Human error is the leading cause of data loss - Business Works
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Human error is the leading cause of data loss

Oscar Arean, Technical Operations Manager, Databarracks In our recent survey to gauge trends in attitudes and practices among UK IT professionals, human error ranked as the leading cause of data loss, with hardware failure following close behind, says Oscar Arean, Technical Operations Manager at Databarracks. The annual survey (of 400 IT decision-makers) focused on the use of backup and recovery, data security, cloud computing and storage.

Interestingly, in small organisations, 16% of the respondents cited human error as the major cause of data loss, compared with 31% in medium-sized companies. Other high-scoring causes of data loss included hardware failure (the top reason in large organisations at 31%) and data corruption (19%).

Human error has consistently been the biggest area of concern for organisations when it comes to data loss. People will always be your weakest link, but having said that, there is a lot that businesses could be doing to prevent it, so we would expect this figure to be lower

The figures we are seeing this year for data loss due to human error are too high, especially considering how avoidable it is with proper management. I think a lot of SMEs fall into the trap of thinking their teams are not big enough to warrant proper data security and management policies, but we would disagree with that.

In large organisations, managers can lock down user permissions to limit the access they have to certain data or the actions they are able to take this limits the amount of damage they are able to cause. In smaller organisations, there isn't always the available resource to do this and often users are accountable for far more within their roles. That is absolutely fine, but there needs to be processes in place to manage the risks that come with that responsibility.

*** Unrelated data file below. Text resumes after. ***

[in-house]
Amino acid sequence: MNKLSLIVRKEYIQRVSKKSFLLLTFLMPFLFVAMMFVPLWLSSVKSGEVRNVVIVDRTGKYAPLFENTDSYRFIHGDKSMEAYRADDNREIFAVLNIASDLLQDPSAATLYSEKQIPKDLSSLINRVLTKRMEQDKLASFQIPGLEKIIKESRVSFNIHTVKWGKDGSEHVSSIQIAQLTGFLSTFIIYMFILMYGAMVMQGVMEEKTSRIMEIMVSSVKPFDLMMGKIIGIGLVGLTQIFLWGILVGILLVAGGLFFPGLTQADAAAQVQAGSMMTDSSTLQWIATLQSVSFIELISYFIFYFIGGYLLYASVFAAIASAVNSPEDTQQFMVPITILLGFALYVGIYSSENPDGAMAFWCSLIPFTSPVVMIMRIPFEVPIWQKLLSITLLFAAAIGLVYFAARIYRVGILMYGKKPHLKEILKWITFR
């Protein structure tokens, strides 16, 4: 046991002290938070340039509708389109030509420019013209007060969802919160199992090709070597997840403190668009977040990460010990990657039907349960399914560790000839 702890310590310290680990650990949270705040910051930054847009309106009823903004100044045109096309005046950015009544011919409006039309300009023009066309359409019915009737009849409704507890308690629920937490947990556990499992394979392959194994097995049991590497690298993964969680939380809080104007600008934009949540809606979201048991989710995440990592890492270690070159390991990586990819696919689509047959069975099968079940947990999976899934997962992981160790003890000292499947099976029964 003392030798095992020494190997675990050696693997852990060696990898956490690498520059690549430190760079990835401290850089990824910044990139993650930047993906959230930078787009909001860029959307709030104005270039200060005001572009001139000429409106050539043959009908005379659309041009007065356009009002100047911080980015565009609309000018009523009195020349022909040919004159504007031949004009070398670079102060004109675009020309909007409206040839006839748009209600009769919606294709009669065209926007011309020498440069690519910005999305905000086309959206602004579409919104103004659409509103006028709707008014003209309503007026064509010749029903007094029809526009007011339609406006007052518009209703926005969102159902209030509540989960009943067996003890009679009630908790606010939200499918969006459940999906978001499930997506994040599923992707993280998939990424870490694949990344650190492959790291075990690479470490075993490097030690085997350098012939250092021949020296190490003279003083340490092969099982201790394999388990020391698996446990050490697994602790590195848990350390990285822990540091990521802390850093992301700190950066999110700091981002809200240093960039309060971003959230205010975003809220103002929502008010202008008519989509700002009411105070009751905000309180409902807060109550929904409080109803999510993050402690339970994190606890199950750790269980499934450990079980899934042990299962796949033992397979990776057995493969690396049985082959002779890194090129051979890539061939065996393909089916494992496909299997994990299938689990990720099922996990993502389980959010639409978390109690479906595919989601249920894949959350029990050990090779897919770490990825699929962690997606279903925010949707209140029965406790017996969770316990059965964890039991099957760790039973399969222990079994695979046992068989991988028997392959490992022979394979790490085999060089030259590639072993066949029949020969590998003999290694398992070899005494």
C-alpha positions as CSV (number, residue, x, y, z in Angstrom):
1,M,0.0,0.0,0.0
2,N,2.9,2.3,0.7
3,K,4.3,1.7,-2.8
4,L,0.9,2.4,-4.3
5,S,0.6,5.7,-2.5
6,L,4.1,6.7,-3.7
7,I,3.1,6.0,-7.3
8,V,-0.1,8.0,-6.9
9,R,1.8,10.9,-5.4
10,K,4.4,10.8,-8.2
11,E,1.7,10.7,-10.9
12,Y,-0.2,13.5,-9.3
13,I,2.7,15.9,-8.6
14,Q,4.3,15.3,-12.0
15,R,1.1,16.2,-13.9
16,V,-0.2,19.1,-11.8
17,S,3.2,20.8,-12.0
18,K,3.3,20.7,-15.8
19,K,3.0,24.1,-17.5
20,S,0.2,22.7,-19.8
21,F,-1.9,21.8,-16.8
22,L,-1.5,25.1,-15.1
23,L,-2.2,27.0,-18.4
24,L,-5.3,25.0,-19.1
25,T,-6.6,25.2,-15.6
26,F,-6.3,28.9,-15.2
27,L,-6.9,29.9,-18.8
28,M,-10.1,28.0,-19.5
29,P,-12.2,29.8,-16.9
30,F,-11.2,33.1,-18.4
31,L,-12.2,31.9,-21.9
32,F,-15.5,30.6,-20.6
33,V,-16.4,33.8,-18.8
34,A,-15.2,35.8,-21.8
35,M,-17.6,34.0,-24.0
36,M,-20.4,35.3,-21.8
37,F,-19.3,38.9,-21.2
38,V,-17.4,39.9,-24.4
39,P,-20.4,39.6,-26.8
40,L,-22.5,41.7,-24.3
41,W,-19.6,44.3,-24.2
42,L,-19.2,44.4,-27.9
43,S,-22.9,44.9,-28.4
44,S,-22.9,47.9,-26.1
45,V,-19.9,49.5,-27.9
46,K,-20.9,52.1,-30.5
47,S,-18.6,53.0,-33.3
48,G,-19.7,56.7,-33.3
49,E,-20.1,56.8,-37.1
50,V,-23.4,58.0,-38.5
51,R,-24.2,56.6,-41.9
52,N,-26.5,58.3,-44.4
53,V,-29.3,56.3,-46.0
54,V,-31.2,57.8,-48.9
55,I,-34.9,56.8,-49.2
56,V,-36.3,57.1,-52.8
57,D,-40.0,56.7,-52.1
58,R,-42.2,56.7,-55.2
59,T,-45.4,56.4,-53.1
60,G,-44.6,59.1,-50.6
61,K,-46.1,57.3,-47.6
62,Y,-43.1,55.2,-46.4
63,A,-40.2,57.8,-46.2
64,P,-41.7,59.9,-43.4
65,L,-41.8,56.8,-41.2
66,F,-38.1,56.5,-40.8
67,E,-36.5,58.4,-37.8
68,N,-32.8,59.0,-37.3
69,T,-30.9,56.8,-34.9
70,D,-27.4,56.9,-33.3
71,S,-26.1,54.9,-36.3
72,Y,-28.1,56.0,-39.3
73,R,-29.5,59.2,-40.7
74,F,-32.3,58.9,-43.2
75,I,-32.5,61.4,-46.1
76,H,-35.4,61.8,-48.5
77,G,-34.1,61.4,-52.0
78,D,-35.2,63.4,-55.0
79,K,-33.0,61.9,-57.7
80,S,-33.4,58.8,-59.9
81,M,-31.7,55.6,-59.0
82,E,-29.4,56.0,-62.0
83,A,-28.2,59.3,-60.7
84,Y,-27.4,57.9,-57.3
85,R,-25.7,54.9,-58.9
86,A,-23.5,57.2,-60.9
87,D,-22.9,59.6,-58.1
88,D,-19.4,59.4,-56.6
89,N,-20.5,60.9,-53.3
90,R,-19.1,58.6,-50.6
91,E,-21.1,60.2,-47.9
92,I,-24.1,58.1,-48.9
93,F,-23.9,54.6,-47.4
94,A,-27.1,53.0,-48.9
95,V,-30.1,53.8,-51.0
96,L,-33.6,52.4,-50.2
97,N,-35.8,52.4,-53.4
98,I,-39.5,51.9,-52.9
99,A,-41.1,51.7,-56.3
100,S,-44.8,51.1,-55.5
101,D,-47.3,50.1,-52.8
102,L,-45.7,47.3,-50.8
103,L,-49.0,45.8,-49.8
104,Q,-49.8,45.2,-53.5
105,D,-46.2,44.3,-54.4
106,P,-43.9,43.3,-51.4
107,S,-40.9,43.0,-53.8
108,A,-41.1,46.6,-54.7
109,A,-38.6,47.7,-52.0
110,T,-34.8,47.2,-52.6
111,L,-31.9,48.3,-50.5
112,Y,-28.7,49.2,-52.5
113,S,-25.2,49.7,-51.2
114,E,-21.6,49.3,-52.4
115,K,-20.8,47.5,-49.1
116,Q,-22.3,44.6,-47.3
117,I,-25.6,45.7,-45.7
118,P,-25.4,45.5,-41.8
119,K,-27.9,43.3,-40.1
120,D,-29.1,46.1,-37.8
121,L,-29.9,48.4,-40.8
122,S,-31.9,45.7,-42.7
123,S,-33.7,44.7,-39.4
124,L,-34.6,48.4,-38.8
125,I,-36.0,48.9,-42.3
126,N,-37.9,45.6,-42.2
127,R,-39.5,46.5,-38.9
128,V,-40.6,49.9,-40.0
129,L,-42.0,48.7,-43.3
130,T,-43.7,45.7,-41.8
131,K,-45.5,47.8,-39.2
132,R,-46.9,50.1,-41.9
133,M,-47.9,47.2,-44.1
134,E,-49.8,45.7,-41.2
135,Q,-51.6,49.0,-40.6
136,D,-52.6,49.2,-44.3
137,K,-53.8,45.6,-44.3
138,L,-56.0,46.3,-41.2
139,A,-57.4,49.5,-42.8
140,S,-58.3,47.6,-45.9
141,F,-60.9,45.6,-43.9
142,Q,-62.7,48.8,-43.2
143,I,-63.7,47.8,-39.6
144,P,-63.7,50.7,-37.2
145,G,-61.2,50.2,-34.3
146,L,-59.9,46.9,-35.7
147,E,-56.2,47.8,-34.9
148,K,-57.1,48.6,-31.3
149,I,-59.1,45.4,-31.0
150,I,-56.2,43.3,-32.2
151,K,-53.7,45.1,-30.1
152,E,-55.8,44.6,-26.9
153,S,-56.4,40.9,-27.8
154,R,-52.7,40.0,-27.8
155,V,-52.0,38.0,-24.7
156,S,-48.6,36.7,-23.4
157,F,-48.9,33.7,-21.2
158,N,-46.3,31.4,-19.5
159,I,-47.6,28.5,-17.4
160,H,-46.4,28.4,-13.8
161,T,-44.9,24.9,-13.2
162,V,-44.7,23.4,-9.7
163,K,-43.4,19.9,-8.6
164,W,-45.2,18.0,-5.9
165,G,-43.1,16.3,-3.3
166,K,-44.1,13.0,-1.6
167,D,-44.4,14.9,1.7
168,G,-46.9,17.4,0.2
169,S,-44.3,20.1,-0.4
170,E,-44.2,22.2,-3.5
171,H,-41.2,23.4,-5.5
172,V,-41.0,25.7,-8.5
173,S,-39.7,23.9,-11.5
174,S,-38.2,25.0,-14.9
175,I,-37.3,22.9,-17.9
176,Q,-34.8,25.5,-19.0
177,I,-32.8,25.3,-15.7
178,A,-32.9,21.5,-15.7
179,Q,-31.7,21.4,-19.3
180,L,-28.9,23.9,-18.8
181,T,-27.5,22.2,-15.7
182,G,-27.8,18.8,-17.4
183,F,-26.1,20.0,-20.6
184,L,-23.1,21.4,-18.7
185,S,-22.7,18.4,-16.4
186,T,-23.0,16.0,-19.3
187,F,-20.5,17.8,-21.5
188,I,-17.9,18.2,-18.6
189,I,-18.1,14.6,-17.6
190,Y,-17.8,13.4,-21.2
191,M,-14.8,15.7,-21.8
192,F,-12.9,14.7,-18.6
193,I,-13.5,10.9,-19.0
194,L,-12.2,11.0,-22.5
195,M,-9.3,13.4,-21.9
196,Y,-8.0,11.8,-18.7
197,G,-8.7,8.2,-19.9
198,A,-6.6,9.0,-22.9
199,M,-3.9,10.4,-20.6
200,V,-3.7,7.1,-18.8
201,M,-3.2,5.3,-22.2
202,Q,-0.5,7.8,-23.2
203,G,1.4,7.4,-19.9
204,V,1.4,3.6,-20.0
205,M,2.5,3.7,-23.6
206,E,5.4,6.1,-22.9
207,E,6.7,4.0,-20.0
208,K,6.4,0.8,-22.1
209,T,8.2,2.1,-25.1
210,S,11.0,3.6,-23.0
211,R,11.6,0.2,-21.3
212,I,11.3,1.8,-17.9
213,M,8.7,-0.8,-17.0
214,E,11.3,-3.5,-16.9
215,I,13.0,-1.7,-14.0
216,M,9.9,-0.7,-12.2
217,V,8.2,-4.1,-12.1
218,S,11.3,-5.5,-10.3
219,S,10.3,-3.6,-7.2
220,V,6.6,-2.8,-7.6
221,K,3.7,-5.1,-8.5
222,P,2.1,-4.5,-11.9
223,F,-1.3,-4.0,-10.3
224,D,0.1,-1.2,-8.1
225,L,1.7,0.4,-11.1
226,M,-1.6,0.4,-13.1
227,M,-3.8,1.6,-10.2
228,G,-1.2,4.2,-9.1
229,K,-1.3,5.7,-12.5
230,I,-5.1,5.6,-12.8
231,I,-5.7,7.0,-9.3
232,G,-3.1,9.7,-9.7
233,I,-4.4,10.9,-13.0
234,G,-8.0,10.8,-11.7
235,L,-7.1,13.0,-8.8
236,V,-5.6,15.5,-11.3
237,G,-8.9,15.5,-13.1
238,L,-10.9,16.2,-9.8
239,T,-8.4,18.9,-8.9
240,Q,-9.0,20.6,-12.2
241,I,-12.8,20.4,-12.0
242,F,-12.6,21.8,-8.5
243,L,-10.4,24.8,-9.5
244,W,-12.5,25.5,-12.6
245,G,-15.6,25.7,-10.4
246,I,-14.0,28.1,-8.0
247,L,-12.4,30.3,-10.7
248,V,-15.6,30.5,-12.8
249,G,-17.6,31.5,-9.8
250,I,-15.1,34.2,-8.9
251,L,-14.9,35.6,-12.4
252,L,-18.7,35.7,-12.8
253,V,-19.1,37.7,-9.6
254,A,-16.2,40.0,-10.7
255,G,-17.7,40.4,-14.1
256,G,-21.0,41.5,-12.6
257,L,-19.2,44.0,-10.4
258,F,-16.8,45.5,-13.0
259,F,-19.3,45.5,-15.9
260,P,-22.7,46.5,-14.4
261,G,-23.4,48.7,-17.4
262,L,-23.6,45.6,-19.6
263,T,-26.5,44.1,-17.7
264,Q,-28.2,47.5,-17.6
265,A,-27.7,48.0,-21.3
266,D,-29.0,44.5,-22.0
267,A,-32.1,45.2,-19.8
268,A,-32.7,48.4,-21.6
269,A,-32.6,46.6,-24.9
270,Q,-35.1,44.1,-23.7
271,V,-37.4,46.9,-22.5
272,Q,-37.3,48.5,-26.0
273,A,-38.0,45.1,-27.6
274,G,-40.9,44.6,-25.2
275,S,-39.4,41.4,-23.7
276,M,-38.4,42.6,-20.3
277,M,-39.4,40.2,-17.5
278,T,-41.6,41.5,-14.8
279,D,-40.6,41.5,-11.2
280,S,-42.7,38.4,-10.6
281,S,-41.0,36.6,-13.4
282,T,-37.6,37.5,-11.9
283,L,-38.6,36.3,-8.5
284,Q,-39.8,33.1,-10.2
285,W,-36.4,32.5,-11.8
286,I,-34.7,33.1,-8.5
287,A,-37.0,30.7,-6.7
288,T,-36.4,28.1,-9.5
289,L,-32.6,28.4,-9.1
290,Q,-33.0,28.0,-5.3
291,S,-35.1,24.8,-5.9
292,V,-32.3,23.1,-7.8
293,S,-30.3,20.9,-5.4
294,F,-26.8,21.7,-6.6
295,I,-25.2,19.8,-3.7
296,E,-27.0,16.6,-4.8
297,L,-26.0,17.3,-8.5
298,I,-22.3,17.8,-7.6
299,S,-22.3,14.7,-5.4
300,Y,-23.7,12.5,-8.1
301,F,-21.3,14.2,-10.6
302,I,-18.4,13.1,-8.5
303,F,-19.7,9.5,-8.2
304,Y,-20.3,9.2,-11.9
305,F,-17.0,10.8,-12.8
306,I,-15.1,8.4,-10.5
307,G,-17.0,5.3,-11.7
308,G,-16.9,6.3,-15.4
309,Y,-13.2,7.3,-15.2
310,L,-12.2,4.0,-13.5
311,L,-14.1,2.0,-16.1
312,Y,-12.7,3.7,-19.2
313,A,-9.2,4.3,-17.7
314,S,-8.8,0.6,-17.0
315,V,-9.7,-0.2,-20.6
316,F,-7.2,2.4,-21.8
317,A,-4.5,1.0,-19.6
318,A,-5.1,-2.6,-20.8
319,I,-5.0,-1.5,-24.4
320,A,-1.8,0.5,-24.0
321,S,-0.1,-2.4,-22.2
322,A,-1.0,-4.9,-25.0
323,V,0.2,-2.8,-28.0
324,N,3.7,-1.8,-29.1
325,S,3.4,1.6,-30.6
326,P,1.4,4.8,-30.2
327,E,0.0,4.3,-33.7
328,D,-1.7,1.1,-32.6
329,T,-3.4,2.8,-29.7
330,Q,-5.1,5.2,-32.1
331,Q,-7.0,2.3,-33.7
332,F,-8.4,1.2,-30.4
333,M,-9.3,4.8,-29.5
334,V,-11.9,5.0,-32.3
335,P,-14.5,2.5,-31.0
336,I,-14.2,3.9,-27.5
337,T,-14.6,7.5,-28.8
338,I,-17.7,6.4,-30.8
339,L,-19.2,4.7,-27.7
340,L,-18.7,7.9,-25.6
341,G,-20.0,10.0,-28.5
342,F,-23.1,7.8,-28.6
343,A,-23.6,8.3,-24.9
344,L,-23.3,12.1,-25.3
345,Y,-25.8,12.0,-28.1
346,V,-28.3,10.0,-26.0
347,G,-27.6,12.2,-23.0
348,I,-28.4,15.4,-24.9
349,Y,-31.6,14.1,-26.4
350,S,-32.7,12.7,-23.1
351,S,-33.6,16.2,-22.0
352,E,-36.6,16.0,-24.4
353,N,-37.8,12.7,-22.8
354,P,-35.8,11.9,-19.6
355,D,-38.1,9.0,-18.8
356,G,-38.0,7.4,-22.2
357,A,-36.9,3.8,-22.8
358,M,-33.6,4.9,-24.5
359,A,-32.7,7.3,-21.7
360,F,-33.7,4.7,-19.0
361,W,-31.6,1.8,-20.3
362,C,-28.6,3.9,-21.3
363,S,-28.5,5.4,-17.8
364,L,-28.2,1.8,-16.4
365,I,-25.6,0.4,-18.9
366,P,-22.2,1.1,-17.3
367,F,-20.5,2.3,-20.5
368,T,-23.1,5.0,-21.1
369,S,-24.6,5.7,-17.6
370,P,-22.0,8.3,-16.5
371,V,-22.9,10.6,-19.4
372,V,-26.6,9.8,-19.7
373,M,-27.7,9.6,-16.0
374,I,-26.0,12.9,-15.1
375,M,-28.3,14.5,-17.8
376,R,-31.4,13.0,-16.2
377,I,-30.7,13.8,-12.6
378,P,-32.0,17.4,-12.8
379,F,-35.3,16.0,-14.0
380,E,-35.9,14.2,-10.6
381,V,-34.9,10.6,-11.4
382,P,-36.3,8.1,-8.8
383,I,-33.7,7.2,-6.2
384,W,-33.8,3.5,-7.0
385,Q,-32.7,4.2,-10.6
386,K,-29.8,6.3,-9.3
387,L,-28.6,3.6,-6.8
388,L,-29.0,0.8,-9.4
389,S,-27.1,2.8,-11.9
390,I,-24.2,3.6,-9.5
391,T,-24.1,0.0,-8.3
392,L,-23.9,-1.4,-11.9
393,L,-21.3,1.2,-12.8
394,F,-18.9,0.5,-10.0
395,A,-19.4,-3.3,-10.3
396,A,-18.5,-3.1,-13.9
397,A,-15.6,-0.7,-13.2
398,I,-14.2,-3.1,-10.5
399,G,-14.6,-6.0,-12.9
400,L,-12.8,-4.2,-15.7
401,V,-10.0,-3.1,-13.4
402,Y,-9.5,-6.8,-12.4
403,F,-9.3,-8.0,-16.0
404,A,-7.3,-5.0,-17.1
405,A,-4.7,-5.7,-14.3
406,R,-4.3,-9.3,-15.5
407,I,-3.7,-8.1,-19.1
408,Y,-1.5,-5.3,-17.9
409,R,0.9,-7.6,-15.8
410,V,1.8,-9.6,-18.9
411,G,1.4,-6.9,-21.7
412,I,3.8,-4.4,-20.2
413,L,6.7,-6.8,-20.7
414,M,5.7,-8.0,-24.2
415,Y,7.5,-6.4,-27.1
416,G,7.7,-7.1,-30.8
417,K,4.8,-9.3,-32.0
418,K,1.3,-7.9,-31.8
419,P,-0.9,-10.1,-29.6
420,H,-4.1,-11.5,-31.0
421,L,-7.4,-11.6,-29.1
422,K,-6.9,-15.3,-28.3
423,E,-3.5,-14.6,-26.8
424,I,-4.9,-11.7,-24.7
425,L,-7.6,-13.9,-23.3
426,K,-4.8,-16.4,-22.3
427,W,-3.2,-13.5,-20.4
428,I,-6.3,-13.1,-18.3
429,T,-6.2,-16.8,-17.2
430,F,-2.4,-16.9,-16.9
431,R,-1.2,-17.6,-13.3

Of course, small organisations don't need an extensive policy on the same scale that a large enterprise would, but their employees need to be properly educated on best practice for handling data and the consequences of their actions on the business as a whole. There should be clear guidelines for them to follow.

Regarding large organisatoins, it isn't surprising that hardware failure is the main cause of data loss as the majority of large organisations will have more stringent user policies in place to limit the amount of damage individuals can cause. Secondly, due to the complexity of their infrastructure, and the cost of maintaining it, large organisations may find it more difficult to refresh their hardware as often as smaller organisations, so it is inevitable at some point it will just give out.

Just over half of the respondents this year reported owning a business continuity plan (BCP), which is a modest increase on last year. Split the data by size, however, and the results tell a different, if familiar, story.

In 2014, 42% of respondents from small organisations said they did not have a business continuity plan and they did not intend to create one in the next 12 months. A year later and it looks as though that sentiment was accurate (only 27% reported having a BCP). 68% of medium-sized organisations report that they have a BCP and 75% of large ones. However, only 42% of those with plans had tested them.

When I talk to customers about disaster recovery testing, they often cite a lack of time as a major blocker. Last year, it was the most common reason given by small organisations when asked why they hadn't tested in 12 months.

More worryingly, the second most common answer was 'I don't know'. It's my opinion that organisations that genuinely don't have the time and resources to perform testing must exhautively justify that decision; it's an essential piece of due diligence. Simply put, 'I don't know' isn't good enough.

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